Strong Customer Authentication (SCA) lies at the heart of the Payment Services Directive (PSD2) that came into effect in September 2019. Banks are required to provide a more robust framework for their online banking and electronic payment services to ensure added security for customers, and to comply with the Fifth Anti-Money Laundering Directive.
Online banking facilities have been increasingly moving online to keep pace with consumer demand, heightened further due to the Covid-19 pandemic.
For banks, it has become essential to keep up to speed with the customer and repeatedly verify their identity in a fast-paced digital world.
Inevitably, the additional authentication now required will create extra friction during the customer journey, and banks need to overcome some of the barriers and risks that currently hinder their verification processes.
For example, many banks rely on authentication systems such as text messages which are open to interception and are vulnerable to security attacks. These systems were not designed to be used as a part of secure customer authentication and instead have been retro-fitted to form a part of the customer journey.
When banking methods and technology aren’t aligned - such as in this example - it creates pockets of risk that SCA was designed to mitigate. It also means that some banks have had to overhaul their IT infrastructure completely to replace legacy systems and bring them in-line with the digital age.
BANKS THAT ARE SLOW TO ADOPT DIGITAL PRACTICES COULD BE LEFT BEHIND - IT'S ESSENTIAL TO KEEP PACE WITH THE NEW WAVE OF AUTHENTICATION AND USER EXPERIENCE."
The essential component to improving the customer journey and mitigating risk at the same time is the source of trusted identity that customers use for all their banking activities. This once again brings the debate for a national digital ID scheme to the fore.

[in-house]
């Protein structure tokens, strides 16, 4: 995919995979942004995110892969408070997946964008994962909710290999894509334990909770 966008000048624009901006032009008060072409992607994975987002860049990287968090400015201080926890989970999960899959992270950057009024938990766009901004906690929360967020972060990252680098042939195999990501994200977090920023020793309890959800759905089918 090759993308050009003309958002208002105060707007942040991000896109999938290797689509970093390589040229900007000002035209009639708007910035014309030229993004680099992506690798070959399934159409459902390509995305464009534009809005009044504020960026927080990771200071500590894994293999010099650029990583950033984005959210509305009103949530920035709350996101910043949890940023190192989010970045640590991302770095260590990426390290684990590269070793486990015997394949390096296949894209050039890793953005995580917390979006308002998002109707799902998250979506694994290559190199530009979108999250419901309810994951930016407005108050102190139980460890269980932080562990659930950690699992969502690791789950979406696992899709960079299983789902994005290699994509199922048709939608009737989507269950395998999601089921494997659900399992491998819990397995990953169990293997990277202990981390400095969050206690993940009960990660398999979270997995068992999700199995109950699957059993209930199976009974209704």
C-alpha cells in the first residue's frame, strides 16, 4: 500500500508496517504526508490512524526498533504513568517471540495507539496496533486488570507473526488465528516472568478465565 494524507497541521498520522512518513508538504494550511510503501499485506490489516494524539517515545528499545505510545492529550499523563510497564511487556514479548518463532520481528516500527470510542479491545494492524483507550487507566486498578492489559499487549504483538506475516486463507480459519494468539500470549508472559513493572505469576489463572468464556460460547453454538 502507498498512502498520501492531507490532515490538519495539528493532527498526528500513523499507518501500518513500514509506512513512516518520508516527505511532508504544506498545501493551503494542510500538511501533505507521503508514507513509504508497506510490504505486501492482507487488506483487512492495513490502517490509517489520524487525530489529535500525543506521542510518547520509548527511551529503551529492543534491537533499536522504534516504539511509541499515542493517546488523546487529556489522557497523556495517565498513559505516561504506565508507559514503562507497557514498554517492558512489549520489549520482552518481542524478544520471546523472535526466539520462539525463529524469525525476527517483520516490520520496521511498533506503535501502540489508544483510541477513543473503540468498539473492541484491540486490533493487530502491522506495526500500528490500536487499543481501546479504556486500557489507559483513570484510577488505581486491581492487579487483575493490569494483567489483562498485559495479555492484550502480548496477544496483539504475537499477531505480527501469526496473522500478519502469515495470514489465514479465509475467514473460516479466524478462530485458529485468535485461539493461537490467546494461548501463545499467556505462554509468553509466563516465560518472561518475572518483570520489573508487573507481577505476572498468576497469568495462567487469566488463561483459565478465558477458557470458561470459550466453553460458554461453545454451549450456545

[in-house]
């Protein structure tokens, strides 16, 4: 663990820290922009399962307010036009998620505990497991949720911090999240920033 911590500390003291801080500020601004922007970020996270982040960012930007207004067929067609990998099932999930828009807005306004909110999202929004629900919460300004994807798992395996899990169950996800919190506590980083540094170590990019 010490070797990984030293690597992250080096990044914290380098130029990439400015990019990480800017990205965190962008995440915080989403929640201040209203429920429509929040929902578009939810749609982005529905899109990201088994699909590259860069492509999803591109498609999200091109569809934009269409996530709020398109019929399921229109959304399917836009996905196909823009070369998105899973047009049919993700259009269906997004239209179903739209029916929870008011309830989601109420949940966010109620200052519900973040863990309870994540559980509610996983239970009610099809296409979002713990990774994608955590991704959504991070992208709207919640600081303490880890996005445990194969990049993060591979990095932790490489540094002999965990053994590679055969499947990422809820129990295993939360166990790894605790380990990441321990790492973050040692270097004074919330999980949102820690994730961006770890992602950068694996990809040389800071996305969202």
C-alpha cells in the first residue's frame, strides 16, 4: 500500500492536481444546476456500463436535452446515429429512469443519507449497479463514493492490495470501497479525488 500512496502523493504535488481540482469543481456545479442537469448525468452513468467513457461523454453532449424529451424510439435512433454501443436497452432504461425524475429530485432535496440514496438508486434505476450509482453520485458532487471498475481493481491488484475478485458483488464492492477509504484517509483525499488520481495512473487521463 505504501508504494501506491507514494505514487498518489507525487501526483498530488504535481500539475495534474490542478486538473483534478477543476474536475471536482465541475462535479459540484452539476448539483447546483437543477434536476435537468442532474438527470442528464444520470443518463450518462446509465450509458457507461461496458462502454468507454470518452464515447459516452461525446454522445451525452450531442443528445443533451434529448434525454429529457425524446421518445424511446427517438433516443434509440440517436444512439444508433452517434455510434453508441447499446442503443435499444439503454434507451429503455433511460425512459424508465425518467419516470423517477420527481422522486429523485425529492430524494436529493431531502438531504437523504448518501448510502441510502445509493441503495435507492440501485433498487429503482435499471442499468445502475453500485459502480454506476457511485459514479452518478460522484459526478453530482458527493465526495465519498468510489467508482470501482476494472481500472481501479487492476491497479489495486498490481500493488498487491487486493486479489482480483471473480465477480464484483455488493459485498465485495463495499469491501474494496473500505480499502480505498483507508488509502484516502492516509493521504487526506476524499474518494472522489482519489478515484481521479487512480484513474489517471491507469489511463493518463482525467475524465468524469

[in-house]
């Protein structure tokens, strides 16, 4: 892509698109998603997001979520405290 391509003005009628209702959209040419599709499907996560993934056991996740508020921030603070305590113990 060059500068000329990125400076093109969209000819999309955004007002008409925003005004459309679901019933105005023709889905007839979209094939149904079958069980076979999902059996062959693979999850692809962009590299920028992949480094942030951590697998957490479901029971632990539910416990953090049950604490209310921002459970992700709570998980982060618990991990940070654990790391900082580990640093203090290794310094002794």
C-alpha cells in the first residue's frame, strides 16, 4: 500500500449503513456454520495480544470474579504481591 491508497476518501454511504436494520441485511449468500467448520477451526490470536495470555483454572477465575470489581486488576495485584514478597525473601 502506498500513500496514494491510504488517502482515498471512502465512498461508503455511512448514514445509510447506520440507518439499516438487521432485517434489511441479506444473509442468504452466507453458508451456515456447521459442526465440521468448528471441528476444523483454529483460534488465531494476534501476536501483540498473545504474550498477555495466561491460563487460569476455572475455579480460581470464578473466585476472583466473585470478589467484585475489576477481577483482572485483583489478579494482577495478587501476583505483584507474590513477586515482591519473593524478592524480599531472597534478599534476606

A digital ID scheme has significant potential to deliver in two key areas – security and simplicity.
Combining a public (credit, ID&V etc.) and private (biometrics, device etc.) profile would create one unique digital ID for an individual. Financial organisations could use this to verify an individual either in person or by sharing select parts of a digital profile through a secure transfer mechanism.
FOR A DIGITAL ID SCHEME TO WORK IT NEEDS TO BE EASY TO AUTHENTICATE AND TRUSTED BY CONSUMERS."
For a digital ID scheme to work it needs to be easy to authenticate and be trusted by consumers.
According to a survey by nCipher Security, consumers trust banks more than any other organisation when it comes to data privacy and security1. This suggests that if a digital ID scheme is to be implemented, it needs to be driven by the private sector to reflect consumer confidence and ensure adoption on a national scale.
PSD2 and SCA provided a great opportunity for the financial services sector to work together and begin to create a national digital identity. It is inevitable that a digital ID scheme will happen anyway and the data suggests that banks are best placed to create a scheme that provides positive customer experiences whilst ensuring data privacy and security standards are upheld.
The alternative is ominous. Customers are already using versions of digital ID to verify their Apple and Facebook accounts and the transition to a digital ID scheme to benefit the customer is already happening. The question remains – where are consumers going to place their trust?